Can Dogs Evaluate Human Kindness and Generosity?

One of the most amazing things about dogs is that they seem to have at least a small sense of morality. Besides looking totally guilty when they realize they did something bad, a recent study suggests that dogs give preference to people who treat others kindly.

Previous research demonstrated that babies younger than a year old could already learn to judge people by how they interacted with others. That finding led researchers at Kyoto University to investigate whether other animal species might use a similar, innate sense of morality to evaluate social situations. They decided to use dogs and capuchin monkeys by observing their reactions to third-party social evaluations.

In one experiment, the researchers made a group of dogs watch their owners struggle to open a container that contained a toy. After struggling with no success, the dogs then watched their owner turn to two actors — one who either helped them or refused to help, plus another who acted passively.

The dogs were then offered food by the actors. They didn’t seem to show a preference if they were exposed to a helpful actor and a passive actors, but if they were exposed to an unhelpful actor and a passive actor, then the dogs were more likely to accept food from the passive one.

It’s possible that the long history and evolution of dogs may have something to do with their ability to negatively respond to people who are unhelpful to their owners. They may be more sensitive than expected to human behavior — both of their owners, as completely strangers.

As for the monkeys? The researchers discovered that they also negatively evaluate people who refuse to help others. The monkeys were involved a similar experiment, watching an actor struggle to open a container as they turned to another actor who would either help or refuse to help.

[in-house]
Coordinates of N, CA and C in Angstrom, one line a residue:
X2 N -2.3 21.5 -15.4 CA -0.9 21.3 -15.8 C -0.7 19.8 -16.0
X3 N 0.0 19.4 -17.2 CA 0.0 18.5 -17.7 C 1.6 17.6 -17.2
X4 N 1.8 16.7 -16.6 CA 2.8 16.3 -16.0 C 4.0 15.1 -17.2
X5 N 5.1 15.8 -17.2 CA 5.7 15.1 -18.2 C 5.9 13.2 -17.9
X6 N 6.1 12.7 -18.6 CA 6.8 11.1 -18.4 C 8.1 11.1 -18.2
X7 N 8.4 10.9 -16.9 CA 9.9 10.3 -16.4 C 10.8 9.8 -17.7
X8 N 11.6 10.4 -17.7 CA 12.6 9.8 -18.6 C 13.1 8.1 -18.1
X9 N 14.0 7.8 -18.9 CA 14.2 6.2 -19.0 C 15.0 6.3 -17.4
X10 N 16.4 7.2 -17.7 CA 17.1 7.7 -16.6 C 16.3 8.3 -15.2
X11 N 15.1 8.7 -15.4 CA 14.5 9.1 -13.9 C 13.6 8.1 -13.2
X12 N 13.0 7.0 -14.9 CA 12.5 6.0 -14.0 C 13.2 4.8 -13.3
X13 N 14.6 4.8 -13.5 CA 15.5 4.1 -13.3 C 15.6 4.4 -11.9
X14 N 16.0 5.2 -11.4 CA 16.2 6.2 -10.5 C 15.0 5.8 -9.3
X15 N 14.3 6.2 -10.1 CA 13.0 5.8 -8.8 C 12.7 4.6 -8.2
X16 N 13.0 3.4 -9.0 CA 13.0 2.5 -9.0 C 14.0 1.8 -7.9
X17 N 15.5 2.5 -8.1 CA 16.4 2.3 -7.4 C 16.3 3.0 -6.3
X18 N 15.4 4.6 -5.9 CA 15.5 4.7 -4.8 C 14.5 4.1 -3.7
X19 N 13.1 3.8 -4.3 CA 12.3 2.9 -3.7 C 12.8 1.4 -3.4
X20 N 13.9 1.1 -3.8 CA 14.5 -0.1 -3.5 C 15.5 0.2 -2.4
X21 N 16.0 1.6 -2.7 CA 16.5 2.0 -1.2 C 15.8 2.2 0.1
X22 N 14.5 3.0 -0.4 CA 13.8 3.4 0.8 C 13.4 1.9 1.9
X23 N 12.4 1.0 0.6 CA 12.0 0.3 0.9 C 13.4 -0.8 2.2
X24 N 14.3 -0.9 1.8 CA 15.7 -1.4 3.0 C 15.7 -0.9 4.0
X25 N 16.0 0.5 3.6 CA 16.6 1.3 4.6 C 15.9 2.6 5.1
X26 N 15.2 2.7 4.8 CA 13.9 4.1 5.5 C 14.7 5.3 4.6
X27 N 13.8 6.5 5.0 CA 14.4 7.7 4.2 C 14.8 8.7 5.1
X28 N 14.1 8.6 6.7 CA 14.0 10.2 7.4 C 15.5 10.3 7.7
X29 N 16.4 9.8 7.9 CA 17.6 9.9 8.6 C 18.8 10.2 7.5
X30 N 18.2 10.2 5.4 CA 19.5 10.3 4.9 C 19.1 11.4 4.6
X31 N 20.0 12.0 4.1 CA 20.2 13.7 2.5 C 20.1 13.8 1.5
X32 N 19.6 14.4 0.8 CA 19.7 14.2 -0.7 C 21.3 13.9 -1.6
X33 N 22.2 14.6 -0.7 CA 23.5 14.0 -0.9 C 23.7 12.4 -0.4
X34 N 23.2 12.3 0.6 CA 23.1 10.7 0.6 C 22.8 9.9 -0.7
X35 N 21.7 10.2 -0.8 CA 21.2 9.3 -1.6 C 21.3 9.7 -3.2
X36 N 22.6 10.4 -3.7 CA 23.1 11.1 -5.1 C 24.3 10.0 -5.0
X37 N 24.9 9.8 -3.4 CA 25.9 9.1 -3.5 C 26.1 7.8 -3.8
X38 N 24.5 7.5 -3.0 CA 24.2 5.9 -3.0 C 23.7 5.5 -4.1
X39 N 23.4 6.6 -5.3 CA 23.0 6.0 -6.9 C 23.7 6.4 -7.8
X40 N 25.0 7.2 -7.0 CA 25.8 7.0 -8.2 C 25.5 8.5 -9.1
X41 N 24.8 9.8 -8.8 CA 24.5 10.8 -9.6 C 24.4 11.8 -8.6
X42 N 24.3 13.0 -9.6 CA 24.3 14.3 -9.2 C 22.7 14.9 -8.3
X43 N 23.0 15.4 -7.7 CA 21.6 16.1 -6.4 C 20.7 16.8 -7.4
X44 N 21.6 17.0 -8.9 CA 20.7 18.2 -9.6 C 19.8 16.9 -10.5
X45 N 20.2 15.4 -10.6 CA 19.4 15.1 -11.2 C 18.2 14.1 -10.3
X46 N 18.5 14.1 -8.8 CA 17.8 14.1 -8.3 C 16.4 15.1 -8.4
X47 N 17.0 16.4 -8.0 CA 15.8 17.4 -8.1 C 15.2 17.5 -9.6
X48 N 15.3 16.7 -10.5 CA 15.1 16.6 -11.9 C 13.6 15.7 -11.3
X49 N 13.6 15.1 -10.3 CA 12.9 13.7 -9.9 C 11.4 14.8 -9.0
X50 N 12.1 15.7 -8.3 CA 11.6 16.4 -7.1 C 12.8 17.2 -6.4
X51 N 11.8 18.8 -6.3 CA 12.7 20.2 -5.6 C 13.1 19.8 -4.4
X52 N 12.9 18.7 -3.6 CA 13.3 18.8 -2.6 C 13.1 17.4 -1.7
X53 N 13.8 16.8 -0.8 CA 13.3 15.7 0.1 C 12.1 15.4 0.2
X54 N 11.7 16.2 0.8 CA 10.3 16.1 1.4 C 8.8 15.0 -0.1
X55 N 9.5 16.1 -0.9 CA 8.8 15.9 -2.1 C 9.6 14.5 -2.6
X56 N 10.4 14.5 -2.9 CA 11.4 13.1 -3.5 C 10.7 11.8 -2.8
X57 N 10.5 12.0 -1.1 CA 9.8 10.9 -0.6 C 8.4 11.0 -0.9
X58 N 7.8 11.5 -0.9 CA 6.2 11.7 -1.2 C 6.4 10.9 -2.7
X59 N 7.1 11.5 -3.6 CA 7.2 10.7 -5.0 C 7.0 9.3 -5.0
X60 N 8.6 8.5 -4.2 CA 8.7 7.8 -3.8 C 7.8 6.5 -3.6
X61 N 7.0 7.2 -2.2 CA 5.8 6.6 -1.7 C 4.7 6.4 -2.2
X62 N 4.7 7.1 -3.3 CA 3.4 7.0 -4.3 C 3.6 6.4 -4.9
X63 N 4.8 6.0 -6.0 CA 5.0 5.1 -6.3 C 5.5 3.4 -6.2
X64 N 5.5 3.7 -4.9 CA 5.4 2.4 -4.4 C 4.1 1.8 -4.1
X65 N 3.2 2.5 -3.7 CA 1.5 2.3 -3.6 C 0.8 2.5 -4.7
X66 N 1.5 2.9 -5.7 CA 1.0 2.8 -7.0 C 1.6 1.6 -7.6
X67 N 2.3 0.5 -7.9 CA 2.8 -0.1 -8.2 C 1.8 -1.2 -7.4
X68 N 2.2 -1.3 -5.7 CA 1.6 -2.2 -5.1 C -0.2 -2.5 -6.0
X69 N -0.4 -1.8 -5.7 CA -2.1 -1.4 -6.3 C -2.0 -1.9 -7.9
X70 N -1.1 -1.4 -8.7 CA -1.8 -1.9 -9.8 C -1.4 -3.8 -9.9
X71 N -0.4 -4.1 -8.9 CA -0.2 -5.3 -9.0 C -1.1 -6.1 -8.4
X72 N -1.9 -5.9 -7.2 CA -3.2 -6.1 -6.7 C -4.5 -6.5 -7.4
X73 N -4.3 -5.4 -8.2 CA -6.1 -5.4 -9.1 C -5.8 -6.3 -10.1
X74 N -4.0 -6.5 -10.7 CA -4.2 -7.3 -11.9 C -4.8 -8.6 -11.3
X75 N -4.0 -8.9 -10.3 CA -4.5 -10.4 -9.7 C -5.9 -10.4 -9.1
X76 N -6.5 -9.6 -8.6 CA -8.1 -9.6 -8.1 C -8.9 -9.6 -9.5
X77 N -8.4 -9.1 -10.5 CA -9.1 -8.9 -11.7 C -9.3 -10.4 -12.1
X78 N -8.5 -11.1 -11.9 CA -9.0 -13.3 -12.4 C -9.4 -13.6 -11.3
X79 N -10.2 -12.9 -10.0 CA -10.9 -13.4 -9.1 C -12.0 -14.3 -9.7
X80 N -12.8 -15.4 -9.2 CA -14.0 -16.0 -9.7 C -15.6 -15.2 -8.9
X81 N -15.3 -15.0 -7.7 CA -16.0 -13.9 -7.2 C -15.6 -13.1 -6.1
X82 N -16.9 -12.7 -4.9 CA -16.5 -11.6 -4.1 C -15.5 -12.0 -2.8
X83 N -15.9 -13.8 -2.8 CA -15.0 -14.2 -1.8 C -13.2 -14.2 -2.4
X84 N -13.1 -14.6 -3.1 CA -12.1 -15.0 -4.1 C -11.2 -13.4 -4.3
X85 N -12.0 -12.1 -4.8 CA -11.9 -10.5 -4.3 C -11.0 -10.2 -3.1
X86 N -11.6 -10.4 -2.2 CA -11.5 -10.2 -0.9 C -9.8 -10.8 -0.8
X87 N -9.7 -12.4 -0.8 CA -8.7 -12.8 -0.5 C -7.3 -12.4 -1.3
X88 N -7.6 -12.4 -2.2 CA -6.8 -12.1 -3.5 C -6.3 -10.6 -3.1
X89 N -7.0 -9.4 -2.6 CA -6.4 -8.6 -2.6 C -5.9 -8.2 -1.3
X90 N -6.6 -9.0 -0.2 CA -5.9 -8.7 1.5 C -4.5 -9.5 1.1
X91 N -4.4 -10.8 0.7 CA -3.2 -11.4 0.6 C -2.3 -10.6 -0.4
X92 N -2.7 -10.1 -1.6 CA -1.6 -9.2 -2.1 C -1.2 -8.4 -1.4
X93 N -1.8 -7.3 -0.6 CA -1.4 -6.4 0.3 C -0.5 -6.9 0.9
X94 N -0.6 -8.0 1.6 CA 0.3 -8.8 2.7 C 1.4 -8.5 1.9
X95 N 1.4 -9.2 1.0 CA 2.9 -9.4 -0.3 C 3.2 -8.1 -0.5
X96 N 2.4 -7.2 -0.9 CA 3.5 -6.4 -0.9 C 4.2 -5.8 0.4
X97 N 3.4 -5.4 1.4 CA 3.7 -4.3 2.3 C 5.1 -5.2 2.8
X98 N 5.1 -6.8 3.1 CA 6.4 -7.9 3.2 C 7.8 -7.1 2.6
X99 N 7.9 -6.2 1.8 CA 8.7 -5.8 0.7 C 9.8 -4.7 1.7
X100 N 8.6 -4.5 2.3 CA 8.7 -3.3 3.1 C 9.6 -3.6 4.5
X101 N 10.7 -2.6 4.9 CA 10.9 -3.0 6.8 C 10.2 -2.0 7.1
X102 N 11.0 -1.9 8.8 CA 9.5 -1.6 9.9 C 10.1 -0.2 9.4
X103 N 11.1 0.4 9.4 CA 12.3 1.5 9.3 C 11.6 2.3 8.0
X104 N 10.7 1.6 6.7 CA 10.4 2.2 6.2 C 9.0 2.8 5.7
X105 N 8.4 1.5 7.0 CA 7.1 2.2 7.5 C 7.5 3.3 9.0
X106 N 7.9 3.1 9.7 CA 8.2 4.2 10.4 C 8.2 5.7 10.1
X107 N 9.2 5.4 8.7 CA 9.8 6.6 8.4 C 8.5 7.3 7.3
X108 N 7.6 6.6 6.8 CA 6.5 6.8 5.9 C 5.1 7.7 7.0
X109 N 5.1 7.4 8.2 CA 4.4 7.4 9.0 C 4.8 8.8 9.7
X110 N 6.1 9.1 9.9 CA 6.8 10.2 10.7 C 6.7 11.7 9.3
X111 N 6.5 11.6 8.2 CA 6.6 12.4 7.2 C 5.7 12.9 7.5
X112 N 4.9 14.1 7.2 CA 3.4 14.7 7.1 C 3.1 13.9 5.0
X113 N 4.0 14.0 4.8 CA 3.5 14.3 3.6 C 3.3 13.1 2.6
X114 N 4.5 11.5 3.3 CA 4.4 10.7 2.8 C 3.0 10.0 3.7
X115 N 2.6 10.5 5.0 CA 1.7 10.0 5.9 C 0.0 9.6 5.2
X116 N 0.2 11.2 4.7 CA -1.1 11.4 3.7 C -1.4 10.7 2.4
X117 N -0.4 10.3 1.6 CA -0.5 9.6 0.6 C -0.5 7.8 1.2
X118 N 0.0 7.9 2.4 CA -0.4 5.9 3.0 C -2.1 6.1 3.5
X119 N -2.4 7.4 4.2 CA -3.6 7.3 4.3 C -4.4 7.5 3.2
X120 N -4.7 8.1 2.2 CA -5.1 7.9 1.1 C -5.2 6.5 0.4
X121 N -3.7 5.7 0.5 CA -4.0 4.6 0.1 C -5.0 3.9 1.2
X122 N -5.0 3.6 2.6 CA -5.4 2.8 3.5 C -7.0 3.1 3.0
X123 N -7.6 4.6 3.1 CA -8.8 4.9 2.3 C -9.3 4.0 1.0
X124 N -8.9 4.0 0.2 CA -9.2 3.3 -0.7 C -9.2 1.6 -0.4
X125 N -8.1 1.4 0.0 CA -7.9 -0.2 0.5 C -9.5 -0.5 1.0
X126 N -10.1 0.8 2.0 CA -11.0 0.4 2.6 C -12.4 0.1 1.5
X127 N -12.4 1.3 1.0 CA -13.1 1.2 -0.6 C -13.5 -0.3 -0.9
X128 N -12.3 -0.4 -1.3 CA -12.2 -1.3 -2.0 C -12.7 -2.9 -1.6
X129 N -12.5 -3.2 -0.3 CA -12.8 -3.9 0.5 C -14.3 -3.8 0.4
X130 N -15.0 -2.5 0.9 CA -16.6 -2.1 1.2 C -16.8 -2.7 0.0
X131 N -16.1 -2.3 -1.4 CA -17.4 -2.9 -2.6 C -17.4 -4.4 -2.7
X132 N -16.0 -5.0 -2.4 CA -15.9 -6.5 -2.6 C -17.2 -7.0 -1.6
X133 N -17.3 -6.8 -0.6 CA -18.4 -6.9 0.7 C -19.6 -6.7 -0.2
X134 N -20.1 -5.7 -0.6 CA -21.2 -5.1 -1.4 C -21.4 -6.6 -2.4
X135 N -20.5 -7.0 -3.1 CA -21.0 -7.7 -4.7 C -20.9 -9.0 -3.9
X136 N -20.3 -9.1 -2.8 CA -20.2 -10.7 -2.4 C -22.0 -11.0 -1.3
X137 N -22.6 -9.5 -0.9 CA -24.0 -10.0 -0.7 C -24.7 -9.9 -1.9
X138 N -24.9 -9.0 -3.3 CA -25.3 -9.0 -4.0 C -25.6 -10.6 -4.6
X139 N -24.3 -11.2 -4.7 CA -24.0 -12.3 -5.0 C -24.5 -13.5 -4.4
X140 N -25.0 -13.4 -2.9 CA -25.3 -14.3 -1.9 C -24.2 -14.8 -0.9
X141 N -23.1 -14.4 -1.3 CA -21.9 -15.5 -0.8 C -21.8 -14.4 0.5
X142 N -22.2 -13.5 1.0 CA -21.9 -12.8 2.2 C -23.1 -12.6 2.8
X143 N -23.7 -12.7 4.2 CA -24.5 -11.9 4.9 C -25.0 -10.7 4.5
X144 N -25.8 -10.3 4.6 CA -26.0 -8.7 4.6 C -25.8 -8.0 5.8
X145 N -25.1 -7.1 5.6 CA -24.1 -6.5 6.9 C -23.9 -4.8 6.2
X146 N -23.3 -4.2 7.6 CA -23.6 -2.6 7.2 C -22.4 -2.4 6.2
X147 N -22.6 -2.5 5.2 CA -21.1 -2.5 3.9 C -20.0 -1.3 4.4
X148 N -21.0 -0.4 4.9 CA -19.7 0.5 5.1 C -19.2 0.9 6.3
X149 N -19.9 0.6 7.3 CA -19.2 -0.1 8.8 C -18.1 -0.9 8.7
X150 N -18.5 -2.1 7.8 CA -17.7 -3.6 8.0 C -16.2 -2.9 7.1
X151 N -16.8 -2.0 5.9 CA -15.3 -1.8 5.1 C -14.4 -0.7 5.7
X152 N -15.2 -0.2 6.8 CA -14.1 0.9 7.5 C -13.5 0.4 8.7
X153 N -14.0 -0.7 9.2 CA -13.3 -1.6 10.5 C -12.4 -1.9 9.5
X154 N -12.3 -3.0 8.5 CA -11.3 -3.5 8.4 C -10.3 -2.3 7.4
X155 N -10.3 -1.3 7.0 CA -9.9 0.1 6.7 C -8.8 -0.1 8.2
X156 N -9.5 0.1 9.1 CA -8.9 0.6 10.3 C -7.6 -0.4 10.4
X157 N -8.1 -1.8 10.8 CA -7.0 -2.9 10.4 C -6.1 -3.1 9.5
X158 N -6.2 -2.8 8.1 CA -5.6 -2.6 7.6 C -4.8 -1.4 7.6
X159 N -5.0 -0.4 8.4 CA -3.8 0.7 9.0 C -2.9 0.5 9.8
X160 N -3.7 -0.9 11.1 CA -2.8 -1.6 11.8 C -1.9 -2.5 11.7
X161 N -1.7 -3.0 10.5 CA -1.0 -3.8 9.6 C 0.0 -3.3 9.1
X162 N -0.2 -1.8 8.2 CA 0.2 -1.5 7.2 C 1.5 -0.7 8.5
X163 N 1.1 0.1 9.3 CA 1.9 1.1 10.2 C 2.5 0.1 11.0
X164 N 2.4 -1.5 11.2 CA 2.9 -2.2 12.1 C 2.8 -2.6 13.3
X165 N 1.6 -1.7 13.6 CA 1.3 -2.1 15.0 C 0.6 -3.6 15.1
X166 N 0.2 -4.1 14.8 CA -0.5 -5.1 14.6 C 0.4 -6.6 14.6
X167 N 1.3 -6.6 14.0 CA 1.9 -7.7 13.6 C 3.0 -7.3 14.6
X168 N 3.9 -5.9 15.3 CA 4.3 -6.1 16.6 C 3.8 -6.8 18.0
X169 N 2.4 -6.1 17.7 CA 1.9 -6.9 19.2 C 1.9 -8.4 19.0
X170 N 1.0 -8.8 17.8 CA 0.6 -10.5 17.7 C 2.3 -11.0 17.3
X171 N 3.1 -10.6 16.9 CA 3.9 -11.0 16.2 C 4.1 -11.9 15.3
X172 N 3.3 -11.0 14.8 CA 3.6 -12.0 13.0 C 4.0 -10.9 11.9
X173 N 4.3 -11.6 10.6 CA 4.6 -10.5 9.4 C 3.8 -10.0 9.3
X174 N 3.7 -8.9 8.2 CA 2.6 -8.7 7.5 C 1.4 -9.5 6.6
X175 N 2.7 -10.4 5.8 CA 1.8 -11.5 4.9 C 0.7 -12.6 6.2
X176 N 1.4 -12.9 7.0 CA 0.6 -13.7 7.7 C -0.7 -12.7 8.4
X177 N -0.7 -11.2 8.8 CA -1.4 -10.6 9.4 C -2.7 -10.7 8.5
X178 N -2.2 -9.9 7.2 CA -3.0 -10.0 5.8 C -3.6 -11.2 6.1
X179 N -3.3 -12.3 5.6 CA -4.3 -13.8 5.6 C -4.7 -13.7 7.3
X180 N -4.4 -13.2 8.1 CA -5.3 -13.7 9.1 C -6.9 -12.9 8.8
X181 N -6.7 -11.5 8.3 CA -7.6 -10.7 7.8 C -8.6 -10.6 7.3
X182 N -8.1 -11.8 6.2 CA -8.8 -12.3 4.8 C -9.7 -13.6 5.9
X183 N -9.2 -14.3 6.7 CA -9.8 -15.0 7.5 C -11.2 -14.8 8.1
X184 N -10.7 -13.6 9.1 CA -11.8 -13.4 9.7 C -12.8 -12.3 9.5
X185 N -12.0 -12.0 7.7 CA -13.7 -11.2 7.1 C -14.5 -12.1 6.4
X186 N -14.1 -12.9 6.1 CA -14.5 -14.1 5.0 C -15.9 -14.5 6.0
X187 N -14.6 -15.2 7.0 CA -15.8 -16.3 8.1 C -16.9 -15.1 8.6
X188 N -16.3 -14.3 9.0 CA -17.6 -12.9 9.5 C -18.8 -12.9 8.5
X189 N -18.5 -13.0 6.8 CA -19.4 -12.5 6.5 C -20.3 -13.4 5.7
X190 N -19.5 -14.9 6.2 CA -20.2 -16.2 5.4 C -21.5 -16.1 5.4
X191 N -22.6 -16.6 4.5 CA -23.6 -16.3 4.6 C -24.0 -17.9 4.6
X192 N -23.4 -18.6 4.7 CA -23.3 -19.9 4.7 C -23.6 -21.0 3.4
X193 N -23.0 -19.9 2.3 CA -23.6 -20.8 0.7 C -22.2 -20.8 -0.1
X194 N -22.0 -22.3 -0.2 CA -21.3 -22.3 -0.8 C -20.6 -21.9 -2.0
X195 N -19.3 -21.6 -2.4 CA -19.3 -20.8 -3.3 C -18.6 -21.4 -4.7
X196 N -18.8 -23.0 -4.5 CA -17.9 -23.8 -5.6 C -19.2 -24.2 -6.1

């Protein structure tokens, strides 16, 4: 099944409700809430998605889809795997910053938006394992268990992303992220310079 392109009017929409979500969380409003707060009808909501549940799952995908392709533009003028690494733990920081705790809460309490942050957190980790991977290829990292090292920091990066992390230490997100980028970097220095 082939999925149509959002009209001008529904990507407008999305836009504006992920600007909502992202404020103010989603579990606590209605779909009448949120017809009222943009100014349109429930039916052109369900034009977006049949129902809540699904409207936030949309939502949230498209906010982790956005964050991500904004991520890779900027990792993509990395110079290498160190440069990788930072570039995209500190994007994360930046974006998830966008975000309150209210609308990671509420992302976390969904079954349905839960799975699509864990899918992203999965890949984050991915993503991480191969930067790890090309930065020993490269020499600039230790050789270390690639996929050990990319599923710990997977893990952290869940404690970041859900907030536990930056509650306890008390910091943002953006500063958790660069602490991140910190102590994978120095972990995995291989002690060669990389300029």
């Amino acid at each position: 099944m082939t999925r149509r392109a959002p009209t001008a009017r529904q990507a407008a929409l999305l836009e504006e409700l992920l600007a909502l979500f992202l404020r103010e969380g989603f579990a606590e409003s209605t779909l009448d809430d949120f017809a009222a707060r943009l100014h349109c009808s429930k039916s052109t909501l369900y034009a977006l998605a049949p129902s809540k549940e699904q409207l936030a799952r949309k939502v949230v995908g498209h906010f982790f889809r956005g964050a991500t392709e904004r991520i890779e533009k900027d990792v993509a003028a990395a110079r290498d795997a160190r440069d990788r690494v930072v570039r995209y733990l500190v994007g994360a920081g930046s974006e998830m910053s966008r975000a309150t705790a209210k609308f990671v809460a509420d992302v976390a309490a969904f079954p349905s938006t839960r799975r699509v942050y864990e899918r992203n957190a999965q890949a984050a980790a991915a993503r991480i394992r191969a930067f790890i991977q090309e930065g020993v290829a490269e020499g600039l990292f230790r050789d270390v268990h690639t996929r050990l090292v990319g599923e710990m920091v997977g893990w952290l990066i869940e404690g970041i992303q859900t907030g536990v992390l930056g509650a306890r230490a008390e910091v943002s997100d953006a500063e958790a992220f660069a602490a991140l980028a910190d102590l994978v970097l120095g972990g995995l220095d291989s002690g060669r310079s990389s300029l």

When the monkeys were offered food from both actors, they didn’t show a preference between the actor who struggled to open the container and the actor who helped. If the actor refused to help, however, the monkeys were more likely to take the food from the actor who struggled to open the container.

The researchers also tested the monkeys’ ability to judge fairness by making them watch two actors interact together using three different balls. When one actor asked for all three balls from the other actor, the actor with the balls would either give all three balls to the other actor or give none at all.

The monkeys were then offered food by both actors and again showed no preference if the actor with the balls played fairly. However, if the actor had refused to give the balls to to the other participant, then the monkeys were more likely to accept food from the actor who had asked for the balls. Animal behaviorists suggest that wild monkeys use these types of social evaluations to determine which other monkeys they can get along with in their groups.

The results of these experiments suggest that non-human species may have emotional reactions similar to those of human infants, allowing them to engage in third-party based social evaluations. By identifying who exhibits antisocial behavior, they can make choices that serve them best.

So, dog owners — and perhaps monkey owners too — shouldn’t expect their furry family members to judge them based off how they’re treated. They know when you’re being rude or unhelpful to others when in their presence, and they probably don’t like it.

These findings offer just another good reason to be kind to everyone you interact with in your everyday life.

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Photo Credit: Thinkstock


Melania P
Melania P9 months ago

I think they can sense things we cannot

Jerome S
Jerome S10 months ago


Jim Ven
Jim V10 months ago

thanks for sharing.

Telica R
Telica R10 months ago

Thank you for caring and sharing

SK F10 months ago

Dogs know. They can tell a kind spirit better than us humans. If you are concerned about someone, just have your dog "evaluate" their character :)

Colleen W
Colleen W10 months ago

My dogs and even my cats know!!!!!

Amy Ingalls
Amy Ingalls11 months ago

More and more studies are proving what I have always thought-- that animals are more intelligent than humans have given them credit for. My dogs are the best judges of character that I know.

heather g
heather g11 months ago

On a certain route I used to occasionally walk with my poodle, we would pass a friendly drunk (he reeked of booze). My friendly dog used to try and take a wide berth to be out of his reach and pull me past him. Now and then she would avoid others as well - dogs tend to be good judges of character....

natasha s
Past Member 11 months ago

So believe it to be true--pups are amazing animals!

Winn A
Winn A11 months ago

I think dogs are very intuitive.